American Society of Naturalists

A membership society whose goal is to advance and to diffuse knowledge of organic evolution and other broad biological principles so as to enhance the conceptual unification of the biological sciences.

“Increased levels of perceived competition decrease juvenile kin-shoaling preferences in a cichlid fish”

Posted on

Timo Thünken, Saskia Hesse, and Denis Meuthen (May 2020)

Kin competition can decrease indirect fitness. High perceived competition induces kin avoidance in juvenile cichlids

Read the Article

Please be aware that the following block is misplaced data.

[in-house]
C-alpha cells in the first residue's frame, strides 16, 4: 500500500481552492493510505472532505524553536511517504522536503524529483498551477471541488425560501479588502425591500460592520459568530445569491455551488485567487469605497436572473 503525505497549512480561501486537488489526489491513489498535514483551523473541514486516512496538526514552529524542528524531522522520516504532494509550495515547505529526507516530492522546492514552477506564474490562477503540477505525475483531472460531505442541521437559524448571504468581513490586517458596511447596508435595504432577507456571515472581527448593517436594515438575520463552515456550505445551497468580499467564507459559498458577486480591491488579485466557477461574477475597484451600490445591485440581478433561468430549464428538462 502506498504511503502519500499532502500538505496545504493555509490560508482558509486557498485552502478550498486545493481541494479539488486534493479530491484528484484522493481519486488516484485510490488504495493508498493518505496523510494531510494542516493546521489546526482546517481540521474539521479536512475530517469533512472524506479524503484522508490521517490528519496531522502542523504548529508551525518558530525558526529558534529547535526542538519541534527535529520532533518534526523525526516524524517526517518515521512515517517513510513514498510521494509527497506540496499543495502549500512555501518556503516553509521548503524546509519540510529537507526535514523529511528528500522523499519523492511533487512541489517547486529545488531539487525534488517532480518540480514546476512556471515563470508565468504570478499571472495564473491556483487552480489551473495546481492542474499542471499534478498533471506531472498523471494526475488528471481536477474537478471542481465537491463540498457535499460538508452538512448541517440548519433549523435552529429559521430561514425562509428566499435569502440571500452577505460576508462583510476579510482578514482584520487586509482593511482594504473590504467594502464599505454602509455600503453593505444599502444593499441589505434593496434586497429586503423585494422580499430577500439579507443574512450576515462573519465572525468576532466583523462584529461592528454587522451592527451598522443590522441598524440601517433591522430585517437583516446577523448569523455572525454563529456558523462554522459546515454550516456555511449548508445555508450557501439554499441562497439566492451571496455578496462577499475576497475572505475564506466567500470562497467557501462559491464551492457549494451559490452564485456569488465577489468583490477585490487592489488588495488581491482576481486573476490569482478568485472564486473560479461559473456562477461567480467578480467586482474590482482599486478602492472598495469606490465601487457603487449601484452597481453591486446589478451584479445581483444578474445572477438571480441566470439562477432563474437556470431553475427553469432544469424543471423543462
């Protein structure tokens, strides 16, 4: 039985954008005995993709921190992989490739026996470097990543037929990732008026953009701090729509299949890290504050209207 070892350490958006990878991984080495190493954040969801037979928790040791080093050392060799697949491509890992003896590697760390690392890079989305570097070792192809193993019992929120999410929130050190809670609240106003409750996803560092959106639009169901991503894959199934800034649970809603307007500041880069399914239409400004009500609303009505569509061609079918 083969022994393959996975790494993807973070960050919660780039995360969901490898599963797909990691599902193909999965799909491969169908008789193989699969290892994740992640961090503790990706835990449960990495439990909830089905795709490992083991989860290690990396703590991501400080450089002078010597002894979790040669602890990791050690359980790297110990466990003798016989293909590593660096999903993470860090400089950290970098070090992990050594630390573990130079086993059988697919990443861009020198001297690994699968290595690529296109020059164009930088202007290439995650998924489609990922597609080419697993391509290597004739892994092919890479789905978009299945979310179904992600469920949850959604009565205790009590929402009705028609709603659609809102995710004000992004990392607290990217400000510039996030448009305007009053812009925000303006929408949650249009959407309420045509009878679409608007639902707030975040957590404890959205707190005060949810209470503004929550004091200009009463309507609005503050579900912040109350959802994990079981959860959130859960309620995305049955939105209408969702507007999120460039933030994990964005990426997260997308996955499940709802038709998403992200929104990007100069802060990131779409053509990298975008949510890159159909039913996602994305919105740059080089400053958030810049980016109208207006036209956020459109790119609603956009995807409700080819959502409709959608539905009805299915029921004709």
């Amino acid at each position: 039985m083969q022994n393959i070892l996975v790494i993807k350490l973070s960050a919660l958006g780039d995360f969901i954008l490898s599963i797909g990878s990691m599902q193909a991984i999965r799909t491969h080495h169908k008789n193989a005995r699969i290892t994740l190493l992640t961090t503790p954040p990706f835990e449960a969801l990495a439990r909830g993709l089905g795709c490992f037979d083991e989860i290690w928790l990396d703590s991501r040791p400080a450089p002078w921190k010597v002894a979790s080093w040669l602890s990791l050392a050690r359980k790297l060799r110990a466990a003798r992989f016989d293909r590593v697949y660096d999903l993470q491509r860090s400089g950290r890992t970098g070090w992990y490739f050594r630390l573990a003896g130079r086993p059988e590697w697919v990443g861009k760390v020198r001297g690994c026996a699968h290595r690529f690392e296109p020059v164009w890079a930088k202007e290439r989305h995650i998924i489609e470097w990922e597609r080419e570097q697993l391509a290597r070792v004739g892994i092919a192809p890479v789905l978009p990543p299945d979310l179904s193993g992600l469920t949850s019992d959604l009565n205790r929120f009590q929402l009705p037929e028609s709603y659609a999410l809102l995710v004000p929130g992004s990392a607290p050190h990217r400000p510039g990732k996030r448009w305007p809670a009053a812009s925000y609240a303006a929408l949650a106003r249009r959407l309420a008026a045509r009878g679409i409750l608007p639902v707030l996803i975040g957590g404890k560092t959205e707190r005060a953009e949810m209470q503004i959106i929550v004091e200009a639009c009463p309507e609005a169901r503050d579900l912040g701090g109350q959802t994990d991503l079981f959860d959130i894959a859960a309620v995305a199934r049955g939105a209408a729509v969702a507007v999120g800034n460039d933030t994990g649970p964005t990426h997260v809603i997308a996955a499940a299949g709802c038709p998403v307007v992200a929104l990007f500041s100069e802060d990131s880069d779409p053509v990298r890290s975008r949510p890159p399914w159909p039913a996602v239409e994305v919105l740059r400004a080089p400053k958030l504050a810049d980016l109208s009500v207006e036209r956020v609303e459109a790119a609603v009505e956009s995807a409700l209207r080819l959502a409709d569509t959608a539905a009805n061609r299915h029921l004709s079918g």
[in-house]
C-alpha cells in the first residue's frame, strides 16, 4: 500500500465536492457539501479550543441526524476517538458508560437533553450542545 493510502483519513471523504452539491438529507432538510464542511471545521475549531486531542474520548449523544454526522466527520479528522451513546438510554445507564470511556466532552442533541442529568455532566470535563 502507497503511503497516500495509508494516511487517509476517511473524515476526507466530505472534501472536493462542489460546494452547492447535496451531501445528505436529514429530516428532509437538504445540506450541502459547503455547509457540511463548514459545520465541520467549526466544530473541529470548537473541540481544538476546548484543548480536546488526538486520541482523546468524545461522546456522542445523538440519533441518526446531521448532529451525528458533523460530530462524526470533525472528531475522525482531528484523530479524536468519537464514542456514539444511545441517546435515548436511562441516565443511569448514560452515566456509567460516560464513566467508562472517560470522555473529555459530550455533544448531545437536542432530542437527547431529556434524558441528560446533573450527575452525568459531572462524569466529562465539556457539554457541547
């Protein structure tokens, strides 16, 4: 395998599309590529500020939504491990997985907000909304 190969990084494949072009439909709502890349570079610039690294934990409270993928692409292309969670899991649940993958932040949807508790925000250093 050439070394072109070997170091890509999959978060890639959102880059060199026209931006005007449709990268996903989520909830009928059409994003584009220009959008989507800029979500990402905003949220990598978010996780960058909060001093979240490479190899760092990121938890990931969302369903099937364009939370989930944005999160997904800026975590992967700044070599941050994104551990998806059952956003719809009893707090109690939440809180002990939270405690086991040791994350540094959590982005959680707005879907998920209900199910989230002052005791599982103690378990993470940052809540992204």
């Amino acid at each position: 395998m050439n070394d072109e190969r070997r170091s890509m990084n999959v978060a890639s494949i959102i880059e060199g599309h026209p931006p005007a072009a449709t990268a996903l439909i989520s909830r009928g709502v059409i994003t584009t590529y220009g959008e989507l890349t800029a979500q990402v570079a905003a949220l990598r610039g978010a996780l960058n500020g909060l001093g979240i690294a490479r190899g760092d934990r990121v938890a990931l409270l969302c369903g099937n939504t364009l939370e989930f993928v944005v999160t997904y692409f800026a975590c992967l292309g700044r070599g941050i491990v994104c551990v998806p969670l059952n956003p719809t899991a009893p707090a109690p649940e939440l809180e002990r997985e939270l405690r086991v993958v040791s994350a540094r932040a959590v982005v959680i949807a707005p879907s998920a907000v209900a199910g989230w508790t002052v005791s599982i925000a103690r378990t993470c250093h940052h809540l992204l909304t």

Inclusive fitness theory predicts that individuals can increase their indirect fitness by grouping with kin. However, kin-grouping also increases competition between kin, which potentially outweighs its benefits. The level of kin-competition is contingent on environmental conditions and thus highly variable. Hence, individuals should benefit from plastically adjusting kin-discrimination according to the expected level of kin competition. Here, we investigate whether perceived high competition affects juvenile kin-shoaling preferences in the cichlid Pelvicachromis taeniatus. Juveniles were given the choice between two shoals consisting of either kin or non-kin. Levels of perceived competition were manipulated through food limitation in the face of the differential energy expenditure of differently sized fish. The preference to shoal with kin decreased with increasing levels of perceived competition; small food-deprived individuals avoided kin. Shoaling with kin under strong competition may reduce individual indirect fitness. Hence, individuals can likely improve their inclusive fitness by plastically adjusting their kin-grouping preferences.